The Shannara Chronicles, Good but Finding its Way

The main thing wrong with The Shannara Chronicles is its main character, Princess Amberle Elessedil, Poppy Drayton. Yes, I know she’s supposed to be a teenager thrown into an adult role in the midst of chaos, but here’s the deal. Amberle/Poppy makes me feel like I’m watching one of those teen-sits with my granddaughter. Faces and bodies to die for, but no true grit.

Emotions hardly dare mar that perfect and beautiful face, revealing themselves only as a brief wrinkling between the eyes. Her best performance was the race in the first episode. And anyone who says a small woman/girl can’t play tough and make you believe it, has never seen Scarlett Johansson in action. Grit and beauty galore.

Then there’s her character. Maybe she is supposed to be conflicted. But when there is good script writing, the conflicted character still has a base line that viewers can depend on. Amberle, the character, is supposed to have royal grit and integrity, and, as her grandfather the King says, selfless. She comes across as a teenager getting ready to go to the mall, but takes a detour to fight a demon. This little girl’s thin arms are barely big enough to pick up daddy’s credit card, much less wield a sword. She is a mere slip of a girl, as the old writers used to say, but because Poppy does not have the grit, it’s the difference between an “in the pocket” hip hop dancer and a ballerina.

The supporting cast character, Eretrea (Ivana Baquero), a human girl raised in the wild by rovers, has more grit, and more character definition. She looks like she could fight her way out of a situation or two.

The best two male characters are Wil Olmsford, the half elf, played by Austin Butler, and Allanon, the druid, played by Manu Bennett. I have read The Shannara novels by Terry Brooks, and Butler is the epitome of Wil. He could have been snatched straight off the page as the dazed and bumbling village boy tossed headfirst into ominous events beyond his kin. Allanon, the druid, was a perfect match for actor Manu Bennett. His look, sound, stance, movement, keep him steady and strong in his role and keeps me right there in the moment with him. He IS the druid.

Austin Butler as Wil Olmsford and Manu Bennett as the druid Allanon

The Shannara Chronicles has a great supporting cast. John Rhys-Davies as King Evantine Elessedil, adds a measure of authenticity to the entire series with his staunch and professional acting experience. He is always recognizable and dependable, not to mention he brings life and energy to every character he plays, rendering them unforgettable. Remember him as Sallah in Raiders of the Lost Ark and as the dwarf Gimli in Lord of the Rings. His unique look and voice has made him a natural for Biblical characters over the years, also.

 

John Rhys-Davies as King of the Elves

Feared by his family for his death visions, Bandon (Marcus Vanco) is found chained to a barn wall and gagged with a leather mask. Shy and skittish, Bandon is taken under the wing of the druid, who feels the boy can aid them in their quest. Vanco is rather new in the thespian world, but I’m already impressed. He makes his character intriguing right from the start and always stands out in a scene. He’s a pleasure to watch.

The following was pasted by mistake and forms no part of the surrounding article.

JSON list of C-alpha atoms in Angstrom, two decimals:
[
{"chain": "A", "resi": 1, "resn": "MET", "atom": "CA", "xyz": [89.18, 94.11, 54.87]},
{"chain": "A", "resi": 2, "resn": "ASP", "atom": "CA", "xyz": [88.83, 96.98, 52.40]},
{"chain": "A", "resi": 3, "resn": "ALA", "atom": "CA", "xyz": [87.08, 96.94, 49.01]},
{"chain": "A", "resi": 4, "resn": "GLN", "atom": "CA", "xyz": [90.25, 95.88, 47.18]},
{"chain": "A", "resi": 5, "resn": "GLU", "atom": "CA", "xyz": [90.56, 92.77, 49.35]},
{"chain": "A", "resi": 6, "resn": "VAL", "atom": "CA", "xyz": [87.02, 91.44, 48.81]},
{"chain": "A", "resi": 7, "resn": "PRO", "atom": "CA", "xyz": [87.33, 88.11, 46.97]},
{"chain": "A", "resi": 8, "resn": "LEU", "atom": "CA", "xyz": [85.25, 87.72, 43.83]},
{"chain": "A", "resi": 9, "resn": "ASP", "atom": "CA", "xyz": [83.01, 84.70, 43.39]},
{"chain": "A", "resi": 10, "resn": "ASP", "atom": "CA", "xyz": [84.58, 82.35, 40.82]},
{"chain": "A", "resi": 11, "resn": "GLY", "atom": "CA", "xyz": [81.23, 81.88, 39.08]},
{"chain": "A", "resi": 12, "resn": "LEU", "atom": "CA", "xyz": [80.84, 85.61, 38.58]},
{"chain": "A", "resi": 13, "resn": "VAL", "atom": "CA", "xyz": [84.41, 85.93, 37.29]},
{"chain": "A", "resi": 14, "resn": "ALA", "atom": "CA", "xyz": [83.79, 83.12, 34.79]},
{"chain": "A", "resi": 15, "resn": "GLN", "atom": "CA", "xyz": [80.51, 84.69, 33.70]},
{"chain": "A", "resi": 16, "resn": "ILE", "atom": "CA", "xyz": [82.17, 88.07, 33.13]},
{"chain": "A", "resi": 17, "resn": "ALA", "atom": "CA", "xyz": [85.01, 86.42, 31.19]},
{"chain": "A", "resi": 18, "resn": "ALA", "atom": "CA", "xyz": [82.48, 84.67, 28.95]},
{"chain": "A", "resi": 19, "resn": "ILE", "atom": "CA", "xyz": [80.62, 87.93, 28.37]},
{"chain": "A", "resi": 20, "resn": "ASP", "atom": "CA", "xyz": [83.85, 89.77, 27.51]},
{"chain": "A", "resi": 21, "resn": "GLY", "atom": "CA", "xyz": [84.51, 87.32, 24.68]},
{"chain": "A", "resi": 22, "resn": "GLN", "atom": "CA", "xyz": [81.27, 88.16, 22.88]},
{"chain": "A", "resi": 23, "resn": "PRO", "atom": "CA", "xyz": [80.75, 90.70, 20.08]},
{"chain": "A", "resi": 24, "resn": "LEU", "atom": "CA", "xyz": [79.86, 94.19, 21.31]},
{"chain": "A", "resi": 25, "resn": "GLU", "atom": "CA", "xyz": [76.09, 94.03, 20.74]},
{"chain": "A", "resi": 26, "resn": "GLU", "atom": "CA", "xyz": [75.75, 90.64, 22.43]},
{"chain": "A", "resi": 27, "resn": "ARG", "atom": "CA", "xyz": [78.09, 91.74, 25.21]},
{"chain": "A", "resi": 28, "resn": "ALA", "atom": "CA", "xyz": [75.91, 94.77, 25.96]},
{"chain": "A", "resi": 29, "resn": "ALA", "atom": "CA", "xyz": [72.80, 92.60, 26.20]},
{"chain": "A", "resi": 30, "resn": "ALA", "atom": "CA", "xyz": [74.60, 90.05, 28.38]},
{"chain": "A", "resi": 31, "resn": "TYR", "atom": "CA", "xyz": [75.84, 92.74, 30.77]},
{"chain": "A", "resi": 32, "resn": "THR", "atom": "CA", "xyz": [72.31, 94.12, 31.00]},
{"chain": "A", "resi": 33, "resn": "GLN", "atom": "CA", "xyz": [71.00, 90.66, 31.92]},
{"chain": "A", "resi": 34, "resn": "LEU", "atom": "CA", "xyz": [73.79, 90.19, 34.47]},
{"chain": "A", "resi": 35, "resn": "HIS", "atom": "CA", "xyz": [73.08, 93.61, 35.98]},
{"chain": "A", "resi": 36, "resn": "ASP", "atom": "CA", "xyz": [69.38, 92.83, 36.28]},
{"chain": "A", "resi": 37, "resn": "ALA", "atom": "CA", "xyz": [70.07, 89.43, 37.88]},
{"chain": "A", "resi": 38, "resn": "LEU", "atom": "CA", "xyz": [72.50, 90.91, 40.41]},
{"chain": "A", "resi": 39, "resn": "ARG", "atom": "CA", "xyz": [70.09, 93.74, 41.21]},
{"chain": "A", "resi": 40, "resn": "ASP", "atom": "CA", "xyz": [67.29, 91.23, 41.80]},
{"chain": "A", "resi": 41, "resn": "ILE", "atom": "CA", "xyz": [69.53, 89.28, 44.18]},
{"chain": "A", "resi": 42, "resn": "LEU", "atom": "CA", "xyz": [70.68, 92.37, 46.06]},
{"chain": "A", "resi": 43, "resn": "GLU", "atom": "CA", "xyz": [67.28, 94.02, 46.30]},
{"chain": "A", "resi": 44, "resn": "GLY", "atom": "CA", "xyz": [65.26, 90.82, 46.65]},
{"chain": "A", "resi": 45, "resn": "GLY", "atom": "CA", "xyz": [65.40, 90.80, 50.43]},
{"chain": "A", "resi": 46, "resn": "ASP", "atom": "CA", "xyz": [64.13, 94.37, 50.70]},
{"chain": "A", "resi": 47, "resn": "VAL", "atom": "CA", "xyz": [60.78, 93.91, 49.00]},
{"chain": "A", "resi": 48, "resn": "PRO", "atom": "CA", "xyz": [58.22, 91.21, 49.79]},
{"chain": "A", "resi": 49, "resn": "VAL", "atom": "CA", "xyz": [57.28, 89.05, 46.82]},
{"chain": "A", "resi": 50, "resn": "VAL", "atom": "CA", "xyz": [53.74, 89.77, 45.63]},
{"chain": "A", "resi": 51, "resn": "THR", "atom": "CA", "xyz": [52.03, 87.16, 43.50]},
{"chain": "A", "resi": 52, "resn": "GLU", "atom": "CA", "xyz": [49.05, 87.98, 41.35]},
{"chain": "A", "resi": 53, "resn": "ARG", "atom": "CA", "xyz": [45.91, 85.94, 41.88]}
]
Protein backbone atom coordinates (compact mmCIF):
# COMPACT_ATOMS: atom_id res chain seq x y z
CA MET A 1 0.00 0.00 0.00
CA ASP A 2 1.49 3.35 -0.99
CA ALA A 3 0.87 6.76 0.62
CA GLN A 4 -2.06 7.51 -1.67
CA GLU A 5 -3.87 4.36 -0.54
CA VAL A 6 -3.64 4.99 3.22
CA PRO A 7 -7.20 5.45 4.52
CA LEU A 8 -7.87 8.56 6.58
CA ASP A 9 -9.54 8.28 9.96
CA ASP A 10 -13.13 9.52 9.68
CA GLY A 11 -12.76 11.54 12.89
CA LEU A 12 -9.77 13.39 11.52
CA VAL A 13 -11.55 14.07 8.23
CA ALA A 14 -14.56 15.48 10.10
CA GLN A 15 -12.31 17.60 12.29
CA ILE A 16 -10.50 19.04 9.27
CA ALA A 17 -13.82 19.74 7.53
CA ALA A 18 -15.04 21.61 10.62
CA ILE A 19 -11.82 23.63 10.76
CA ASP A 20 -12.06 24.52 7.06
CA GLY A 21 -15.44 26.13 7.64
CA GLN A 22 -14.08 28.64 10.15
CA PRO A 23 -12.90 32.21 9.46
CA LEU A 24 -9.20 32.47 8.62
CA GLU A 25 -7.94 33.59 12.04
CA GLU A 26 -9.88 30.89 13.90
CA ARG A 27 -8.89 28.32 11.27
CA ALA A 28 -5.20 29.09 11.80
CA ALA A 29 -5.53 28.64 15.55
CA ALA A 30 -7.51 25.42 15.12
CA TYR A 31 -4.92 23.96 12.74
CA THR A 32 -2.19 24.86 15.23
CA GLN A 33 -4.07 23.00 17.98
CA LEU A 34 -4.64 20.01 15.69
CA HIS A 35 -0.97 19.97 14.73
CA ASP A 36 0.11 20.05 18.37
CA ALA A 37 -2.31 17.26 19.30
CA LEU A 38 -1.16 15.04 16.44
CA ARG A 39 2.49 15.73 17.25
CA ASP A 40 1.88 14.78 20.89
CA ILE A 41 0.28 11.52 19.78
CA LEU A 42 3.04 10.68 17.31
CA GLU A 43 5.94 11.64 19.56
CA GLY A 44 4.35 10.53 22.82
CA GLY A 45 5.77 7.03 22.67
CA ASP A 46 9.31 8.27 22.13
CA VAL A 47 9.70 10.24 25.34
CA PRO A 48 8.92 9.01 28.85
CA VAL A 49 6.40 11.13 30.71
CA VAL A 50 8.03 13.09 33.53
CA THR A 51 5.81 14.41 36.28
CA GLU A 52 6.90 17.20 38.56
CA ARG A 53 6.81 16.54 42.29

Marcus Vanco as Bandon

Cephalo played by James Remar is another strong character, a real nasty rover and “father” of Eretrea, a child he bought as a slave and raised in the wild.

James Remar as Cephalo

Another who carries her part of Tania, Commander of the Guard off very well is Emilia Burns. Though her role is not front and center, she comes across as a professional who cares that her character is always in character. She does not blend into the background and contributes to the integrity of the plot.

 

Emilia Burns, tough but beautiful guard commander

The sons of King Eventine are hard for me to tell apart, but their characters are polar opposites. Arion is heir to the Elvin throne and sits ready to pounce when his father abdicates. He is competitive and quarrelsome and slimy, and his father is having serious second thoughts about his suitability to reign.

On the other hand there is the younger brother Ander, who is charming, good-natured, a little wild and free. He cares for people but nothing for the throne. The problem is, these two characters look too much alike and until Arion starts bitchin’ I can’t tell them apart. My husband and sister say they have no problem, so it must be just me. So there you are.

 

Daniel McPherson as Arion

 

Aaron Jakubenko as Ander

Filmed in New Zealand, the backdrop is often extraordinary and the special effects pretty good. My husband is impressed with the language the writers have come up with for the demons. That’s cool.

We’ve watched all four episodes (actually the first and second were all in one), and plan to continue watching and hope they keep the good stuff good and improve the rest. Many such series grow in character as they age and most actors worth their salt grow with them. Writers, however, are the soul of a series. Some start out on the mountain top and at some point just take a flying leap into nothing. Let’s hope this doesn’t happen to The Shannara Chronicles.

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